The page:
Sexual and gender-based violence has emerged as a key issue during the pandemic – at home, in schools, on the streets, and online. While digital technologies have helped young people feel connected, they also opened them up to risks and harms such as grooming, harassment, and non-consensual image sharing. Our research responded to these issues by prioritising the voices and experiences of young people (age 13-18), their teachers, and parents as we explored how they negotiated digital technologies during and after multiple lockdowns.
We used mixed methods including surveys, focus groups, interviews and arts-based methods to identify the challenges and benefits faced by young people as they transitioned to life after lockdown. Working with the award-winning charity School of Sexuality Education, and the Association of School and College Leaders, we fed our research findings into interactive digital resources that provide personal, educational, policy, and professional development resources. These are essential tools to equip our stakeholders with information, guidance and support needed to navigate our digital world.
Combatting gendered, sexual risks and harms online during Covid-19 provided a deeper understanding of the benefits and harms that digital technologies created for young people. The project filled an important gap by prioritizing young people’s online experiences in addition to the supports they, their parents, and teachers say they need.
“I’ve learned that there are places where you can go to speak about if you have sexual harassment that will actually believe you and won’t blame you for your own fault of getting sexually harassed.”Girl, Year 9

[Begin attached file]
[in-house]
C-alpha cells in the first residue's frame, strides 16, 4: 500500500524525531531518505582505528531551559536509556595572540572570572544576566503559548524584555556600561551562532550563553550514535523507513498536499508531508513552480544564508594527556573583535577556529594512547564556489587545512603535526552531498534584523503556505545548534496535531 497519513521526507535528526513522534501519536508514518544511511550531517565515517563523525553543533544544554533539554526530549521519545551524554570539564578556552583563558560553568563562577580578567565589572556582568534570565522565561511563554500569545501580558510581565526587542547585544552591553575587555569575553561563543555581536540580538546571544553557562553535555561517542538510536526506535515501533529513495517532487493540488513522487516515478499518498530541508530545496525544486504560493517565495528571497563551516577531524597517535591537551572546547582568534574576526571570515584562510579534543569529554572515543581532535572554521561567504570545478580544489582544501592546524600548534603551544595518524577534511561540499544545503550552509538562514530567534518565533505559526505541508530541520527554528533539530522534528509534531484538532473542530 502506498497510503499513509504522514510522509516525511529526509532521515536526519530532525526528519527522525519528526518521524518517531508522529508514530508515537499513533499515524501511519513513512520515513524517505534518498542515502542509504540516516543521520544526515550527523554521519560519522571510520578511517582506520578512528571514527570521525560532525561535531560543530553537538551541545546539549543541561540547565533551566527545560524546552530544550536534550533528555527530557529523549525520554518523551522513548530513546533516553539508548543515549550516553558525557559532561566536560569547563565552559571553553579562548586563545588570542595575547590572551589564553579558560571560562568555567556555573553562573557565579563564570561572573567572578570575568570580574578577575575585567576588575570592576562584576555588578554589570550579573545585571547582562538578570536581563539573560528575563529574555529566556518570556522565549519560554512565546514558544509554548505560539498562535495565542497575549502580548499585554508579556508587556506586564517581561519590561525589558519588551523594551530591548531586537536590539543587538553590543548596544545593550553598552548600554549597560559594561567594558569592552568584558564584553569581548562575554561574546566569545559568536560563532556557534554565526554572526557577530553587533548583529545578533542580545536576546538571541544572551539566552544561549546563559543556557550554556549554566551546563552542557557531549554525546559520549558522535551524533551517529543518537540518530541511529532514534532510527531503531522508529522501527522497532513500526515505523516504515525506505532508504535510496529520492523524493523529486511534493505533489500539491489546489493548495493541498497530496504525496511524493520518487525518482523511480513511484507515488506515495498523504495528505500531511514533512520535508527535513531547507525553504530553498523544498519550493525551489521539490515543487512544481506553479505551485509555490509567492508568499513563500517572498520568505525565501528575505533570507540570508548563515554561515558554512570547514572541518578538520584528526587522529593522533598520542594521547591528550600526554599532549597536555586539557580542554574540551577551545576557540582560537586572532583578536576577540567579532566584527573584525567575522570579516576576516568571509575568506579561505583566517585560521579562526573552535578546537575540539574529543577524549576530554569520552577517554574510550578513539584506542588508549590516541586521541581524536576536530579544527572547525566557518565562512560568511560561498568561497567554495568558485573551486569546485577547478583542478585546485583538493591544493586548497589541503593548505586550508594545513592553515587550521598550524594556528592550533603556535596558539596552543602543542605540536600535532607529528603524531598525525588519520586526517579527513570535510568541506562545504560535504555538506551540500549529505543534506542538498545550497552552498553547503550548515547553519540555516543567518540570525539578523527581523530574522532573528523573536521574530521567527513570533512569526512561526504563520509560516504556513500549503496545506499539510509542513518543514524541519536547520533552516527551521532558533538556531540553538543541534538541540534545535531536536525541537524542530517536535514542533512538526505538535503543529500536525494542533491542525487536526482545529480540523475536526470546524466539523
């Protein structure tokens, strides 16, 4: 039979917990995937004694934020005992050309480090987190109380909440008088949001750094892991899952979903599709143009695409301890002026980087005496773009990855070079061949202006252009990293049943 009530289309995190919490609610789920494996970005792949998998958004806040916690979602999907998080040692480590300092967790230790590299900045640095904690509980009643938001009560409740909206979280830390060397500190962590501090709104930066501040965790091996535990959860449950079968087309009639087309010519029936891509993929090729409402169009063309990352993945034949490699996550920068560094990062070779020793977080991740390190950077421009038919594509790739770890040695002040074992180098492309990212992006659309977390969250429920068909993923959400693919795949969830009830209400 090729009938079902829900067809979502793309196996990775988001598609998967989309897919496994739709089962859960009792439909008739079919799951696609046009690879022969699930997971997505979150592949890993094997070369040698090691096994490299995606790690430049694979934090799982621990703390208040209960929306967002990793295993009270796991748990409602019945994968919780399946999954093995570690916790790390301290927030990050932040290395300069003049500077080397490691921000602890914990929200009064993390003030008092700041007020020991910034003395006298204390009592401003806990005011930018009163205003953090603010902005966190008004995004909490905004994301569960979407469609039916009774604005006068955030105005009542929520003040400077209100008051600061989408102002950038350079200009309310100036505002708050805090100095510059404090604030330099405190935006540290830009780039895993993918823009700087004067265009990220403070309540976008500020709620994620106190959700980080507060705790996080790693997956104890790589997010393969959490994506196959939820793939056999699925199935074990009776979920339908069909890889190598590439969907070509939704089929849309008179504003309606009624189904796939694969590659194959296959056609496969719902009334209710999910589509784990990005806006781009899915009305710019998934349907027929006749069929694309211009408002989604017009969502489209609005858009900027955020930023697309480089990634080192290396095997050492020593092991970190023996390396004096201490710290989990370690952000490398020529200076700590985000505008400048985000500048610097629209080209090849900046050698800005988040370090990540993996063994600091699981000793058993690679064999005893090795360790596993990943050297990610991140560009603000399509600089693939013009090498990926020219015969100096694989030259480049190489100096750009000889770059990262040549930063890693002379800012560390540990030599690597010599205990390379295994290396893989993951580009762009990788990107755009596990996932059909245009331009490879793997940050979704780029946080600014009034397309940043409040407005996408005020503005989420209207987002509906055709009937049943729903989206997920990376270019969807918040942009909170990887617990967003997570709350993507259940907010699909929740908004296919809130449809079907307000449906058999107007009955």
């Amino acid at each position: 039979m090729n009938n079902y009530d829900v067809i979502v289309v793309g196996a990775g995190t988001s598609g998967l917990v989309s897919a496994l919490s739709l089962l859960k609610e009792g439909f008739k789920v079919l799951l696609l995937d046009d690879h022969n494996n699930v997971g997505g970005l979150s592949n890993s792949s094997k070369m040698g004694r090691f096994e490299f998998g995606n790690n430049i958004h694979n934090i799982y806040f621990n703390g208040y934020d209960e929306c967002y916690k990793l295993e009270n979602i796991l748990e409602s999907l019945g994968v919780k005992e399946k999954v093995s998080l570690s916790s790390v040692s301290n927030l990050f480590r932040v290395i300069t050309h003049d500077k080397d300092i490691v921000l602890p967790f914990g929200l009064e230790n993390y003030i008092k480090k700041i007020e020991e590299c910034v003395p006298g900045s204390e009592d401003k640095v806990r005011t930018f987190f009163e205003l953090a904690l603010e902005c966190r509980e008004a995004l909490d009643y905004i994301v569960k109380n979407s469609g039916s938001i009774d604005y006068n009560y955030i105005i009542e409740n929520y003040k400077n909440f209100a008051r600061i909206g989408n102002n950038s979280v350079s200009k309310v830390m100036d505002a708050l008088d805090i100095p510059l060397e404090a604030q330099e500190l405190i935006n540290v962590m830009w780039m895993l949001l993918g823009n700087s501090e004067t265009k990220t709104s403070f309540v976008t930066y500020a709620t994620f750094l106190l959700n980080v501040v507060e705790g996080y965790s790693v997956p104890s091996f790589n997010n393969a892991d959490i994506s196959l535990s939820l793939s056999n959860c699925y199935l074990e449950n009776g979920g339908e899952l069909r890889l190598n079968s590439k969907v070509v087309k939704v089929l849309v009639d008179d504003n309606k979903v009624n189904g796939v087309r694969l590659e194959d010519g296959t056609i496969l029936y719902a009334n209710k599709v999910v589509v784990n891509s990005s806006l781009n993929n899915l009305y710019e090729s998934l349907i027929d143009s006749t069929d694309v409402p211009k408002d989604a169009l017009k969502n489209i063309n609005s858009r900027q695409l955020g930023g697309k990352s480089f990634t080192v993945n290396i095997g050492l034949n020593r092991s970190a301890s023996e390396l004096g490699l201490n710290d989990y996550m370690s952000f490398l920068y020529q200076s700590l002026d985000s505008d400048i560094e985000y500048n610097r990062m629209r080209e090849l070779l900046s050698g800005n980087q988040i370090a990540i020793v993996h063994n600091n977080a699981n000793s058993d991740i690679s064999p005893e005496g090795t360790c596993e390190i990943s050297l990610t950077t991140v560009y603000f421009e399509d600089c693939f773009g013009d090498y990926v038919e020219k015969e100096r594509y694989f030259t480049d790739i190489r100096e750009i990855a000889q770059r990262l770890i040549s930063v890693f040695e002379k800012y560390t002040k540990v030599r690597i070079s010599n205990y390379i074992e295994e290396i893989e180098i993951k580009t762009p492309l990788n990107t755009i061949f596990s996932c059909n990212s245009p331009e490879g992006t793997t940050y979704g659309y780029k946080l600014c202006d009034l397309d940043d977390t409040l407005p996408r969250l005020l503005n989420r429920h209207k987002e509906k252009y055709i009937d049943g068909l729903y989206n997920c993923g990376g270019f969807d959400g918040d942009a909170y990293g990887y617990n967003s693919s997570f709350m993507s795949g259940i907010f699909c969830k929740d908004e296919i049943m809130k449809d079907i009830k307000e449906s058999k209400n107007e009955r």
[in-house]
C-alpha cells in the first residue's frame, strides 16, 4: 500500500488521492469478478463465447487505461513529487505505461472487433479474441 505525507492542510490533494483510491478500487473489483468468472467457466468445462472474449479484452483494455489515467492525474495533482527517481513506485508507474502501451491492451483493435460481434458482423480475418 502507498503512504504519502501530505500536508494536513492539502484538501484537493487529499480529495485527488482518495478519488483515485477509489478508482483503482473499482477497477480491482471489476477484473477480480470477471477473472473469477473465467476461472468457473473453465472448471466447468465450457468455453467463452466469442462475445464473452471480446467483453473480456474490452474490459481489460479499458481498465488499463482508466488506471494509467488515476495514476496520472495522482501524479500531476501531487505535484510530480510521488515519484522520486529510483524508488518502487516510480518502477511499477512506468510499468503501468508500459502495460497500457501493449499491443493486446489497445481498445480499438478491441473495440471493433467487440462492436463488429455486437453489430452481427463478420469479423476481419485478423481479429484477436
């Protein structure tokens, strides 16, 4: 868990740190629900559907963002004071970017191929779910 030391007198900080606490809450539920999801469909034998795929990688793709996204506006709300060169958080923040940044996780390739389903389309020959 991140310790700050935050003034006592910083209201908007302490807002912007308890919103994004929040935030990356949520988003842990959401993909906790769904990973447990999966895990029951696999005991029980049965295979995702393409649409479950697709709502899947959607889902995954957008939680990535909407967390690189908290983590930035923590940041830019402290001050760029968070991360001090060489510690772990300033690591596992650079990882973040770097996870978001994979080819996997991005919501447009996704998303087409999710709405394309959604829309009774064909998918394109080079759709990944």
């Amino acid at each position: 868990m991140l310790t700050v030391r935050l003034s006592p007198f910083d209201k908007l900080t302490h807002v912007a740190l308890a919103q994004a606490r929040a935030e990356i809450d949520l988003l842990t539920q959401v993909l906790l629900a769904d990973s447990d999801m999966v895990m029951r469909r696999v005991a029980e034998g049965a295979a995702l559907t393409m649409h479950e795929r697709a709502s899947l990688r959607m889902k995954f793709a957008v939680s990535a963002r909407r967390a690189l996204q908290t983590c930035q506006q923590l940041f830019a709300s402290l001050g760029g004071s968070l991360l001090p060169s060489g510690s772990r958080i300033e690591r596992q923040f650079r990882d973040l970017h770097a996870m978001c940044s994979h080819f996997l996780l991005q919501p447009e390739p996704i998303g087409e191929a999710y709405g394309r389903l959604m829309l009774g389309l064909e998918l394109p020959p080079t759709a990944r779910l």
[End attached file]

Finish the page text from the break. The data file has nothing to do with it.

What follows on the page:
“I really enjoyed learning about activism, and how we can help with combatting sexual assault and empowering victims of sexual assault. It really helps everyone to learn how to do this.”Boy, Year 9
Our project provided meaningful outlets to express through art, surveys, and interviews how digital technologies were both a lifeline and a major cause of concern during lockdown and beyond. Young people told us about how social media were simultaneously helpful and harmful.
“[Xbox or Playstation] definitely brought me closer to friends that I haven’t spoken to in a while…it kind of stops you from going crazy in a way”Boy, Year 10
“We started talking and he just kept asking me for pictures, pressuring me to send them. Saying he was going to do stuff to my family if I didn’t send them, etc.”Girl, Year 9
Parents and teachers articulated their need for further support to better understand the world young people inhabit, and how to best support them. Few parents and teachers are confident using popular platforms like TikTok, Snapchat, and Social Gaming.
“I don’t always feel like I am mentally… equipped for the world that they are growing up in. Because I don’t understand it”Parent
“I think part of the risk is that most old fuddy duddy’s like me are not using Snapchat and Instagram. We don’t fully understand how they work… I would say as staff, we don’t fully understand what the risks are”
Future studies should continue to use participatory and collaborative research methods in which participants not only produce data for scholars, but with them in meaningful ways.
“[W]hen you guys came in it was so refreshing, because we never got that. And, I think for Year 9s to experience something like that, it’s really inspiring that someone is actually listening and wanting to help.”
(University College London)
(Anglia Ruskin University)
(University of Western Ontario)